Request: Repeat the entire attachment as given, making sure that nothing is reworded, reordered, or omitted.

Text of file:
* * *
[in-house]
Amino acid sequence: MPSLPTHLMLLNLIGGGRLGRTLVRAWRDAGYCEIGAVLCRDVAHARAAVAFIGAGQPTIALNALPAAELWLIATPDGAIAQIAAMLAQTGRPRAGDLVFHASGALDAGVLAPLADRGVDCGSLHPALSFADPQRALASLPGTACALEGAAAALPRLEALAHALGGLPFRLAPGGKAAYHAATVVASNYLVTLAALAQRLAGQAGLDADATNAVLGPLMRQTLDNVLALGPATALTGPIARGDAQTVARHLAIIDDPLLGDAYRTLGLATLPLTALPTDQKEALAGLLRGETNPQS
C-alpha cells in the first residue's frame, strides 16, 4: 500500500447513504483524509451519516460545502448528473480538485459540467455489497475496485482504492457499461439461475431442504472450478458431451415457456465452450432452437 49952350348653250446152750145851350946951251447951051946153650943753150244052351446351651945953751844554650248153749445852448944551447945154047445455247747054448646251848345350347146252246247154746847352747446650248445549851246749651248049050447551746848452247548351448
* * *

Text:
[in-house]
Amino acid sequence: MPSLPTHLMLLNLIGGGRLGRTLVRAWRDAGYCEIGAVLCRDVAHARAAVAFIGAGQPTIALNALPAAELWLIATPDGAIAQIAAMLAQTGRPRAGDLVFHASGALDAGVLAPLADRGVDCGSLHPALSFADPQRALASLPGTACALEGAAAALPRLEALAHALGGLPFRLAPGGKAAYHAATVVASNYLVTLAALAQRLAGQAGLDADATNAVLGPLMRQTLDNVLALGPATALTGPIARGDAQTVARHLAIIDDPLLGDAYRTLGLATLPLTALPTDQKEALAGLLRGETNPQS
C-alpha cells in the first residue's frame, strides 16, 4: 500500500447513504483524509451519516460545502448528473480538485459540467455489497475496485482504492457499461439461475431442504472450478458431451415457456465452450432452437 49952350348653250446152750145851350946951251447951051946153650943753150244052351446351651945953751844554650248153749445852448944551447945154047445455247747054448646251848345350347146252246247154746847352747446650248445549851246749651248049050447551746848452247548351448